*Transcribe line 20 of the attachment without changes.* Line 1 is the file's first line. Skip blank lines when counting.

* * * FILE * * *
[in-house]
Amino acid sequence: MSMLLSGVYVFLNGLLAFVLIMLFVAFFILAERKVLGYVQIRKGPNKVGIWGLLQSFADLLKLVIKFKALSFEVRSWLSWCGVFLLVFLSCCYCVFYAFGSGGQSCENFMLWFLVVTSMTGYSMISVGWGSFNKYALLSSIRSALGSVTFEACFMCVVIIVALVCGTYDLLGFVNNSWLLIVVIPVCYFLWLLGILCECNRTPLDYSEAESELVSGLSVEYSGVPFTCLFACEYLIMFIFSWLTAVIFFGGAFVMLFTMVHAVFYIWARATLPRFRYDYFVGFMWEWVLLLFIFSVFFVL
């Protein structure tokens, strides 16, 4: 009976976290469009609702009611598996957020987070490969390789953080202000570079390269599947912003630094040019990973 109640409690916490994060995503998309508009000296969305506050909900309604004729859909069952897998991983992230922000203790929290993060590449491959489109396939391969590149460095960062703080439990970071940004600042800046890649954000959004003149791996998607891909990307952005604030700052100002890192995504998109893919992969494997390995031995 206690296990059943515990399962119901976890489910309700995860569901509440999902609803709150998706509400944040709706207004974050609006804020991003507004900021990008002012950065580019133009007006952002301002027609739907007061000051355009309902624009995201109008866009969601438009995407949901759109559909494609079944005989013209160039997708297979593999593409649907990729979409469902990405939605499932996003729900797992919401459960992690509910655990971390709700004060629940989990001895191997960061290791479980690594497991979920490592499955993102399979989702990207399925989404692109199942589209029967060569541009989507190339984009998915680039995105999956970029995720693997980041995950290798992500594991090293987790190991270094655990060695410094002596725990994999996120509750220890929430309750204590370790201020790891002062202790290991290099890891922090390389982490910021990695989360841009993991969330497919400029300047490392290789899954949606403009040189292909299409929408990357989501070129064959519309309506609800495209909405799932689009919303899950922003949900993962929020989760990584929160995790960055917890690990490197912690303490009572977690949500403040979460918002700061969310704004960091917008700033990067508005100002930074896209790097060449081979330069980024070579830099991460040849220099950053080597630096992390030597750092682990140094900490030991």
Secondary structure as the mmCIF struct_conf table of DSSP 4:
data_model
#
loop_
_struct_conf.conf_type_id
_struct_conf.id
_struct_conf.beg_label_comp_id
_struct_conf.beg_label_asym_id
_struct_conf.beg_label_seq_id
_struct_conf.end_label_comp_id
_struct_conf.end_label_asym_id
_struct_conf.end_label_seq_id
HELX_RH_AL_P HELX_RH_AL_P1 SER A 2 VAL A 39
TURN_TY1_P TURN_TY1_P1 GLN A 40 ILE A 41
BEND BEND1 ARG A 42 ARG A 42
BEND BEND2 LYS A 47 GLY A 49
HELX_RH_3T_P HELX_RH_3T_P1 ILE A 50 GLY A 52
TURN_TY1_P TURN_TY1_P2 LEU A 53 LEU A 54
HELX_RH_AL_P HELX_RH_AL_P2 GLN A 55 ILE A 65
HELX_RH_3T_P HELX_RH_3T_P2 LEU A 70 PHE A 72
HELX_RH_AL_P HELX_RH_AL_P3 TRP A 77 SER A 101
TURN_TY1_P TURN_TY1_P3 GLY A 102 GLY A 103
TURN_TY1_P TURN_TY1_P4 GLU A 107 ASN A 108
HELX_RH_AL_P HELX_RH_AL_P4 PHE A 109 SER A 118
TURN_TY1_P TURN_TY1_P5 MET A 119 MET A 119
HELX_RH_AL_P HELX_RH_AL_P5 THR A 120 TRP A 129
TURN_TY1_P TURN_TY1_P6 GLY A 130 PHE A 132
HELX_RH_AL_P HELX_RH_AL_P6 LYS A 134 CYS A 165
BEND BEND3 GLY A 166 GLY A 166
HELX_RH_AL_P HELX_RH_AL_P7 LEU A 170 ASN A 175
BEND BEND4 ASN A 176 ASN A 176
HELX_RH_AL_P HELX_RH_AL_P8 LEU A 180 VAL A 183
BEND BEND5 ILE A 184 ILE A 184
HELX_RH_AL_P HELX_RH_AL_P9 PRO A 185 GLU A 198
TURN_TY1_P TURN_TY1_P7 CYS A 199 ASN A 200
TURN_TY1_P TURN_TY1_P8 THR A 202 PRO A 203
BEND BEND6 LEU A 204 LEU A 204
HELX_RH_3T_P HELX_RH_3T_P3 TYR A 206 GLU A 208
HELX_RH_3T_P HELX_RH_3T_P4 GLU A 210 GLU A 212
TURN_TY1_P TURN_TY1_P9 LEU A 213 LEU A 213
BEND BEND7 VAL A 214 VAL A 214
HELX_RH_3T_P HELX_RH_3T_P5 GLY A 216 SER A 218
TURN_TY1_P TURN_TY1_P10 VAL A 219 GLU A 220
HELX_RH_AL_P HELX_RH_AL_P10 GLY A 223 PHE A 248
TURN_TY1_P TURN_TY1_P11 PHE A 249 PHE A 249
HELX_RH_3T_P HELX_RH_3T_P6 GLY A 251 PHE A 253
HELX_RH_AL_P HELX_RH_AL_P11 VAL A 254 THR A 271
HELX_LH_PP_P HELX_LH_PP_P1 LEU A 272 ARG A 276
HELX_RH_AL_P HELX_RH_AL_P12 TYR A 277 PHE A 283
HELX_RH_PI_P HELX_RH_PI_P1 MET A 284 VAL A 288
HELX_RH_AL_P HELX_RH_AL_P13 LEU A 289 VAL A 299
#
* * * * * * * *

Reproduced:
HELX_RH_3T_P HELX_RH_3T_P1 ILE A 50 GLY A 52